I have successfully made the switch from PyGame to Gnome Canvas in Vellum. While it has been by no means seamless, most of my problems were due to misunderstanding how it works, and general unfamiliarity with graphic programming in general and making drawing tools in particular.
Vellum maps now have scrollbars, which I never managed to implement in PyGame because it doesn't have a scrolling concept. It's not really meant for use with a toolkit, so this shouldn't be surprising. With Gnome Canvas, the scrollbars were the source of most of my problems. I was using GTK's Viewport widget, and dropping my Canvas in that to get scrollbars. In short, when it's in a Viewport, Canvas isn't double-buffered and it doesn't get the advantage of its infinite-width scrolling areas. In fact, resizing large scroll areas inside a Viewport is VERY slow. It was only when I realized that Canvas has native support for moving scrollbars around that I threw out the Viewport widget and got the performance that Canvas promises. Now the app is very fast, drawing is double-buffered and graphic operations take place near instantly.
After adding the working scrollbars I gave Vellum two new tools.
- There's a Pan tool, selectable by clicking on the hand icon in the toolbar. Pan allows you to drag the map around freely without having to reach for the scrollbars. This gives you finer control over what portion of the map you're looking at. I like Pan tools.
- There's a Magnify tool. This works like the magnify tool in Gimp. Click the Zoom button, then click somewhere in the canvas and drag. You get a rectangle which shows you what the inscribed area will be. When you release, the Canvas zooms in and centers on the area you inscribed with your rectangle. This tool will be one of the ones I use the most, as it allows a user to focus on particular aspects of a map or combat.
This also represents another minor milestone for Vellum. The GUI actually does something useful. Granted, it's basically a crippled image viewer at this point, but look at it in context. There's now a way for a GM to share a map with his clients: create a .map file and put it in the server. The clients can connect and get that map, which happens automatically after they type in the right address. And everyone can scroll around or zoom to parts of the map that are interesting, which gives them a shared frame of reference for IRC-based games. It's certainly not earth-shattering, but it's something to dogfood.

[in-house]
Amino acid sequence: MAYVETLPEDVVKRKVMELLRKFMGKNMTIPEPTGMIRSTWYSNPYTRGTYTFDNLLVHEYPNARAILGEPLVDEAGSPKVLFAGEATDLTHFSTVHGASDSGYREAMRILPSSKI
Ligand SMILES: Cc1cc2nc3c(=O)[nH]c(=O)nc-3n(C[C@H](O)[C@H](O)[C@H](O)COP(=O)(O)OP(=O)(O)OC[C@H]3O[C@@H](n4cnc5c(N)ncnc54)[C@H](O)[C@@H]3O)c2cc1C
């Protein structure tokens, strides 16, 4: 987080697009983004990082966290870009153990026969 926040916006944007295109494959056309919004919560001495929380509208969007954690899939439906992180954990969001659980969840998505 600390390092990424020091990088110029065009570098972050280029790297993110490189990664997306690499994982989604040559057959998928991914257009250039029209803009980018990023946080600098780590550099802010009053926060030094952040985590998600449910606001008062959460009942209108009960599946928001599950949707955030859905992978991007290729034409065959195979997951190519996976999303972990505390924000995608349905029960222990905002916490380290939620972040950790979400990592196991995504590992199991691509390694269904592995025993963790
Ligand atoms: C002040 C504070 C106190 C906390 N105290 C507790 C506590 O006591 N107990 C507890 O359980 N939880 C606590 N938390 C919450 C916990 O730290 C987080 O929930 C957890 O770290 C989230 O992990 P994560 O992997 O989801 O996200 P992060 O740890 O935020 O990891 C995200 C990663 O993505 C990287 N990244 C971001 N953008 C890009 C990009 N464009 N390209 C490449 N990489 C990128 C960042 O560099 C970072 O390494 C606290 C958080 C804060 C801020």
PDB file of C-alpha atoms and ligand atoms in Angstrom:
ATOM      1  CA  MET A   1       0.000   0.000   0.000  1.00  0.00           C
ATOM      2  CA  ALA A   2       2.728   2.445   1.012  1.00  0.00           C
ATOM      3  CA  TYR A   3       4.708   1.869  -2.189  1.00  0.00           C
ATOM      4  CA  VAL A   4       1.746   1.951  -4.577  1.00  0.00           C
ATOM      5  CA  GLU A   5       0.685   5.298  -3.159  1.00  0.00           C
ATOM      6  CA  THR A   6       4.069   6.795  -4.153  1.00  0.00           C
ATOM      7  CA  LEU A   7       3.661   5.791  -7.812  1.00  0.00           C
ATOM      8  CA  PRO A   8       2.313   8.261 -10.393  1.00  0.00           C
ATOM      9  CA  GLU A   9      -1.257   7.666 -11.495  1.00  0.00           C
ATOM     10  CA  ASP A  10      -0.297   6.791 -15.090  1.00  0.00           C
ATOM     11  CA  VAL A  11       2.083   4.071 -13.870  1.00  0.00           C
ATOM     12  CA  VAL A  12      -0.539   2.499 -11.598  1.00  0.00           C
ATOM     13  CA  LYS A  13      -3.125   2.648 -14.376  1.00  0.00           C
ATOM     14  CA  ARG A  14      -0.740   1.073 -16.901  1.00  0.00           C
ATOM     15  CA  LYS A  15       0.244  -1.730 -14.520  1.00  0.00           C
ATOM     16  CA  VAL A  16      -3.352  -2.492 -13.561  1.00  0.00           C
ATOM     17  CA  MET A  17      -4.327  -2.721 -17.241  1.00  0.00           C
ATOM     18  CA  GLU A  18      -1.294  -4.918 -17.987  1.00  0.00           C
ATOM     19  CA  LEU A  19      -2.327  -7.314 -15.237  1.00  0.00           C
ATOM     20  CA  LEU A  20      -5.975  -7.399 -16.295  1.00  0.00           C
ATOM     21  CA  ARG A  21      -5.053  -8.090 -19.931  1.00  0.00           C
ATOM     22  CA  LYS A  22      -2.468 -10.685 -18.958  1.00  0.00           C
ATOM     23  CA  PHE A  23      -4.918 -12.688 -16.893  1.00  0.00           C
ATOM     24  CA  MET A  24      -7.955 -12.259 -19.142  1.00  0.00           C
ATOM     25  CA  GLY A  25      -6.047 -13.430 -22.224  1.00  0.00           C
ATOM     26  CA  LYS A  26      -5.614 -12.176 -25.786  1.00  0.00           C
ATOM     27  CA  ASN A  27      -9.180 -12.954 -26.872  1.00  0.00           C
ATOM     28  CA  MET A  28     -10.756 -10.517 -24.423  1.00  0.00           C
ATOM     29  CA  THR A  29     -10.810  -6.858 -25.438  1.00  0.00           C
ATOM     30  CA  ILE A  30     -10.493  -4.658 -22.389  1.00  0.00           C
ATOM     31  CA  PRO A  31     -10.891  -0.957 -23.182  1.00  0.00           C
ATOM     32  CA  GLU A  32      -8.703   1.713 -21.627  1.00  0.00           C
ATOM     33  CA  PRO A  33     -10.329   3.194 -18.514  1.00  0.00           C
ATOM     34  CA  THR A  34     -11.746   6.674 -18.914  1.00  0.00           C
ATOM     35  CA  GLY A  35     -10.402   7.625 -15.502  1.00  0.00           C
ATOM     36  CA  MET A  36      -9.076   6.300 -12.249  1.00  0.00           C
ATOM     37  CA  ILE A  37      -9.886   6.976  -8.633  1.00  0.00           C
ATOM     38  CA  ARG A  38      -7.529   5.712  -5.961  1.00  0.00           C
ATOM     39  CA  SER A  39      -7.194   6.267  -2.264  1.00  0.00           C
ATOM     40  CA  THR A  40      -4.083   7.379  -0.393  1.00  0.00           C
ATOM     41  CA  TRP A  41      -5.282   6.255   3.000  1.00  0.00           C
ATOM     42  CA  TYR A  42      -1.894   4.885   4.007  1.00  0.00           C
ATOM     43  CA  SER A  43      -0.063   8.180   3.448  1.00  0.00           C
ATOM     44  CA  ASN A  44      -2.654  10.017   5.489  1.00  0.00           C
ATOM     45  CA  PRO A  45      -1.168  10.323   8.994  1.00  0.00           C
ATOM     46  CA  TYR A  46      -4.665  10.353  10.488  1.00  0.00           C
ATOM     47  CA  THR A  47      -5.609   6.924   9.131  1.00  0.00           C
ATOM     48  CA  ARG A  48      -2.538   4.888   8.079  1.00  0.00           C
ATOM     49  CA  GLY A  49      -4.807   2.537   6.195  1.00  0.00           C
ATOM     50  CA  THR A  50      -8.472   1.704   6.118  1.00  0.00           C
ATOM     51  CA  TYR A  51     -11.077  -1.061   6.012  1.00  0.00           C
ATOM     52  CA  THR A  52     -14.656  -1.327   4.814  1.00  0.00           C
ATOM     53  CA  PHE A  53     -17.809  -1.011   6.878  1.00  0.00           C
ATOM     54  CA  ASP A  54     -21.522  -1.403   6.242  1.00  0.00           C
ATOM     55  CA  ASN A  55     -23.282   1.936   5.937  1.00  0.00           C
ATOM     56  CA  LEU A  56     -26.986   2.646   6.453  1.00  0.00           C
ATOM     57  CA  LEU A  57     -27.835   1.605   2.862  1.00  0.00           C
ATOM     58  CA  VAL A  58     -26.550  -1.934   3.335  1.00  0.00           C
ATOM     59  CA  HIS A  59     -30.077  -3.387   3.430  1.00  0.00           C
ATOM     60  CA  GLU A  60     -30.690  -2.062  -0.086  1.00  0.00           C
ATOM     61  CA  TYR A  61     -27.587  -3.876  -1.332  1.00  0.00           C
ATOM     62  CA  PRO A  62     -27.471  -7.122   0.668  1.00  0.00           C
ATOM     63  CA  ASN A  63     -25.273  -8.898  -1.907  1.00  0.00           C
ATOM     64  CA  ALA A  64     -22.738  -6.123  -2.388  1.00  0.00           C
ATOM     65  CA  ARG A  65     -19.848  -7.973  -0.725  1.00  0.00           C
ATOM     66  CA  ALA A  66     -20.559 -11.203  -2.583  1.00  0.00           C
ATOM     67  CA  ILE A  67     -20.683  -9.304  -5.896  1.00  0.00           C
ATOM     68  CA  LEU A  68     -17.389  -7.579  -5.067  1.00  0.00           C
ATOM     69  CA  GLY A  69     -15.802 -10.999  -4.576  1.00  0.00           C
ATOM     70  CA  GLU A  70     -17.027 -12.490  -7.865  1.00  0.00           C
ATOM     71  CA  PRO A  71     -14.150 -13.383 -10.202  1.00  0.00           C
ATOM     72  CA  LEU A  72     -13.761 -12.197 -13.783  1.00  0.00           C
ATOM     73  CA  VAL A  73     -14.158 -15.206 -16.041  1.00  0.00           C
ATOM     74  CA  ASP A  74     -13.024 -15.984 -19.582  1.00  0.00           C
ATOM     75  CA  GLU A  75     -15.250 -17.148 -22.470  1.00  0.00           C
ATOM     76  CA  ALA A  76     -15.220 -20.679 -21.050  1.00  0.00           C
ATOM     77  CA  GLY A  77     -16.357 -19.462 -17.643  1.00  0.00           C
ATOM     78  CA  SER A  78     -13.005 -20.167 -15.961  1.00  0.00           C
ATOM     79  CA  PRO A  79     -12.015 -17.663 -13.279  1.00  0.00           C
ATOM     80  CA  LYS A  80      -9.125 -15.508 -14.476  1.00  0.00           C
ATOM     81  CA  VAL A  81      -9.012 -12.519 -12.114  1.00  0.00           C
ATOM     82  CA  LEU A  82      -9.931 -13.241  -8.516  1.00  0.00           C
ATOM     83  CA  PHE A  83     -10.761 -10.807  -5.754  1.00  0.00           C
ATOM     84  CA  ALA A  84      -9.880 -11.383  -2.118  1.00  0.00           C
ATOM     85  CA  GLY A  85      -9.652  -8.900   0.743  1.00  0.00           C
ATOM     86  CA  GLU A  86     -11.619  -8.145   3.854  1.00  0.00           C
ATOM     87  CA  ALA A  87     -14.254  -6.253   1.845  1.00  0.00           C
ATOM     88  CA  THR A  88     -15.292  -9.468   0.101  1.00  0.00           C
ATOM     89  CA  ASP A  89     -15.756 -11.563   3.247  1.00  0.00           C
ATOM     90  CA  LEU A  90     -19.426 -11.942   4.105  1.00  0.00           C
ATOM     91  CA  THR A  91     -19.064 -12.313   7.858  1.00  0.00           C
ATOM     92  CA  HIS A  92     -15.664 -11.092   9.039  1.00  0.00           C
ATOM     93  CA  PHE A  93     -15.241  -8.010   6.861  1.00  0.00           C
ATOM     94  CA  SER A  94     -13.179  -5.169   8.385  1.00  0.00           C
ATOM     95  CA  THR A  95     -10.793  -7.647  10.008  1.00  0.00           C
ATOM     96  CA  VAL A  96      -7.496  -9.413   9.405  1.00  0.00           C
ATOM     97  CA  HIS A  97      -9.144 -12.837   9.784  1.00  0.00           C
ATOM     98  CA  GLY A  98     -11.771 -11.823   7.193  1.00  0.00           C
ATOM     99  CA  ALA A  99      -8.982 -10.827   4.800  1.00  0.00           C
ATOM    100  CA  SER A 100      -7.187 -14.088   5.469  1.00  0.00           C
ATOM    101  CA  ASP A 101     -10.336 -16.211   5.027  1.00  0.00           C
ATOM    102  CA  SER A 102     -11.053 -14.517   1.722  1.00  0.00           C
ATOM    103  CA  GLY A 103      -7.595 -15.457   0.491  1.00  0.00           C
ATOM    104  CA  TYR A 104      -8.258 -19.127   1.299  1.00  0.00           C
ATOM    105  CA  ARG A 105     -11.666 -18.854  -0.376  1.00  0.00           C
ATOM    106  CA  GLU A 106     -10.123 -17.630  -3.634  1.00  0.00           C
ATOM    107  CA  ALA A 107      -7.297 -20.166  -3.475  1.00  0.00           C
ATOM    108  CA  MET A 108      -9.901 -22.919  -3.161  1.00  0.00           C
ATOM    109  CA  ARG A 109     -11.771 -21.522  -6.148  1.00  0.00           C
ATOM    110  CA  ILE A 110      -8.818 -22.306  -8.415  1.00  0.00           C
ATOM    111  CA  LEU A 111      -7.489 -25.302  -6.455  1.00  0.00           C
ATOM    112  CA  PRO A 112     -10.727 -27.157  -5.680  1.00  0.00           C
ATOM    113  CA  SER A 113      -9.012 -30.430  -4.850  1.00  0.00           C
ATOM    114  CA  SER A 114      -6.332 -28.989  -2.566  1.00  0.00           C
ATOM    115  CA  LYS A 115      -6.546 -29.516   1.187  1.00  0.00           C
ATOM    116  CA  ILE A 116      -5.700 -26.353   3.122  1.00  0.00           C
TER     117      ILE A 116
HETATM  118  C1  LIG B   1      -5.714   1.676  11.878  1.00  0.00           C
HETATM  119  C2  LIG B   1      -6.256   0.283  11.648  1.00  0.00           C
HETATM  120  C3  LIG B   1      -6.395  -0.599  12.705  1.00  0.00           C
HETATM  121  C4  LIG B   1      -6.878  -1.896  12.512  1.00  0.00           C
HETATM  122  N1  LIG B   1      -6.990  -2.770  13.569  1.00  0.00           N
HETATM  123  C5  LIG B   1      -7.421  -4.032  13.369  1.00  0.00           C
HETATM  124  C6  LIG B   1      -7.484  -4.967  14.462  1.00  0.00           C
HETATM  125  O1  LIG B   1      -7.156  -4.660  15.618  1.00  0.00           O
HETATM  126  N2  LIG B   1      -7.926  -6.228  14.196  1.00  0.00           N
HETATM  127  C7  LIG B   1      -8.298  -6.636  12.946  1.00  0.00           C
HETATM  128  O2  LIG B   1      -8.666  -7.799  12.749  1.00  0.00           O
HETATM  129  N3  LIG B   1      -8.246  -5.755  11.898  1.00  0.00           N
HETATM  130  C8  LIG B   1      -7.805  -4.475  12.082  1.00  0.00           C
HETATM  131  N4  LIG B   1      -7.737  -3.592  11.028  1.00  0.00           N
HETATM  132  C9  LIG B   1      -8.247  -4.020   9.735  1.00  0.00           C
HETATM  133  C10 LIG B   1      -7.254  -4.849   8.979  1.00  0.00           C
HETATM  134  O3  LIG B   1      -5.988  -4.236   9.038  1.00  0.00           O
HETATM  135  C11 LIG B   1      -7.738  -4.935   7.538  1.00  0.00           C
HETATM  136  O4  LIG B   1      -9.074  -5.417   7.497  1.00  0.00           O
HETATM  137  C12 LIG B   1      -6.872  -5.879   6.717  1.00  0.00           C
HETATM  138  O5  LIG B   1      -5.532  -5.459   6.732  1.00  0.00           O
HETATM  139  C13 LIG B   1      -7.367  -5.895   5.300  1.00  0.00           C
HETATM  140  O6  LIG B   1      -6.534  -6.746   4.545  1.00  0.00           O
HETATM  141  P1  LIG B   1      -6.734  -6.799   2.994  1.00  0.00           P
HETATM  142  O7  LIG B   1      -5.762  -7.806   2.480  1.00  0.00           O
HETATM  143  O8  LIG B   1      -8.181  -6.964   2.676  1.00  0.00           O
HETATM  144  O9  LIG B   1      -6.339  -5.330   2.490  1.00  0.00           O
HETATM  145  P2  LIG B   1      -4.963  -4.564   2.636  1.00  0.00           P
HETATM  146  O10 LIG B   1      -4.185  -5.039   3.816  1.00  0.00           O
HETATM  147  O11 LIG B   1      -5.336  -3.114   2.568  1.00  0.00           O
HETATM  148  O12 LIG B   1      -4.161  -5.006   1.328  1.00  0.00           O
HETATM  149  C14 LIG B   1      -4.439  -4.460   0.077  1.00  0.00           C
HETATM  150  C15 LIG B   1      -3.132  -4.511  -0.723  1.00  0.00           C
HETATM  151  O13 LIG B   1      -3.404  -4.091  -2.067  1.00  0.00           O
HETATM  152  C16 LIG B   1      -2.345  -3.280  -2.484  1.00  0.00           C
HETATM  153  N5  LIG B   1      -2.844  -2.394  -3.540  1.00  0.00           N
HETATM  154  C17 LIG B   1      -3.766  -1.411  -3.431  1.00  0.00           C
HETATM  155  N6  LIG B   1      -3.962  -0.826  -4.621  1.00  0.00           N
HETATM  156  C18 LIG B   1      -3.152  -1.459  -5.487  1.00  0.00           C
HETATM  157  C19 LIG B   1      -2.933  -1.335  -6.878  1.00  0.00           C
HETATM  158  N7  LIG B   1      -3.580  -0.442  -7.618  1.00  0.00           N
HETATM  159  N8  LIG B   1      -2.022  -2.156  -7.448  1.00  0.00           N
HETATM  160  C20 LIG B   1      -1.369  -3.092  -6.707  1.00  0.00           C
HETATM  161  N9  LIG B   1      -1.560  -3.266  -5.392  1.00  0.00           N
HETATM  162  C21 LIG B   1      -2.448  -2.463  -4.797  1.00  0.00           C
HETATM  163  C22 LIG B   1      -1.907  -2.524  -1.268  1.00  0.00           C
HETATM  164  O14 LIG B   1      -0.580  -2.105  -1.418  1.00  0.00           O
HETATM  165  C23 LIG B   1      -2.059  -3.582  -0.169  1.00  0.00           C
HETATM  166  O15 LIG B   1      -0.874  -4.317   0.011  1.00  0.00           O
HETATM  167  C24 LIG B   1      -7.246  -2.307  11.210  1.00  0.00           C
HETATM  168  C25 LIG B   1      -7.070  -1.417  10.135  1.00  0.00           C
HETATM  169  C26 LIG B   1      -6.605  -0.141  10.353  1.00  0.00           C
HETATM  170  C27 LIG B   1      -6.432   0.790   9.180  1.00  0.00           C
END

I promised in my last post to provide more details on how I got Gnome Canvas to compile on Windows. There's really no special magic. If you want to see how it's done:
svn co svn://svn.berlios.de/vellum/sandbox/corydodt/canvas
There's a shell script in there to build libgnomecanvas and another one to build gnomecanvas-bindings. Ignore the libgnomecanvas one, as the binaries are checked into that directory as well (no special magic is required to build the C library runtime, it turns out). README.txt will fill in the rest. You just run the shell script, which invokes the code generator (I know, I didn't write it), compiles the two C files and links them.
Edit: Original post said I switched from "PyGTK", not from "PyGame" which is what I meant.